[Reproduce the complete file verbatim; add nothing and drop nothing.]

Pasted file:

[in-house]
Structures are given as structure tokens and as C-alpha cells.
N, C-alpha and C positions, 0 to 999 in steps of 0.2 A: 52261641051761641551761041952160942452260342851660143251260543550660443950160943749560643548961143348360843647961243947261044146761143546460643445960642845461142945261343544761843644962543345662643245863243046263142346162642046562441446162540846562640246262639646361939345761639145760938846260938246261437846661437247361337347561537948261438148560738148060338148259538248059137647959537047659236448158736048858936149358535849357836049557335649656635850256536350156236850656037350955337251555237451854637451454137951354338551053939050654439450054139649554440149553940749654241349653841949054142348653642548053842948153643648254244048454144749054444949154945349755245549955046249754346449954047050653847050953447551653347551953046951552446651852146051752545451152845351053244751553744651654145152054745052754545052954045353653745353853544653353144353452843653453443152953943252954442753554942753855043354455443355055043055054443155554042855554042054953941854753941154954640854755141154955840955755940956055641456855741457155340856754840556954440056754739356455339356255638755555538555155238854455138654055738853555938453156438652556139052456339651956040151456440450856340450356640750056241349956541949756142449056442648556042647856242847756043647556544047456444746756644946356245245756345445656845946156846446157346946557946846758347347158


[in-house]
Structures are given as structure tokens and as C-alpha cells.
N, C-alpha and C positions, 0 to 999 in steps of 0.2 A: 52261641051761641551761041952160942452260342851660143251260543550660443950160943749560643548961143348360843647961243947261044146761143546460643445960642845461142945261343544761843644962543345662643245863243046263142346162642046562441446162540846562640246262639646361939345761639145760938846260938246261437846661437247361337347561537948261438148560738148060338148259538248059137647959537047659236448158736048858936149358535849357836049557335649656635850256536350156236850656037350955337251555237451854637451454137951354338551053939050654439450054139649554440149553940749654241349653841949054142348653642548053842948153643648254244048454144749054444949154945349755245549955046249754346449954047050653847050953447551653347551953046951552446651852146051752545451152845351053244751553744651654145152054745052754545052954045353653745353853544653353144353452843653453443152953943252954442753554942753855043354455443355055043055054443155554042855554042054953941854753941154954640854755141154955840955755940956055641456855741457155340856754840556954440056754739356455339356255638755555538555155238854455138654055738853555938453156438652556139052456339651956040151456440450856340450356640750056241349956541949756142449056442648556042647856242847756043647556544047456444746756644946356245245756345445656845946156846446157346946557946846758347347158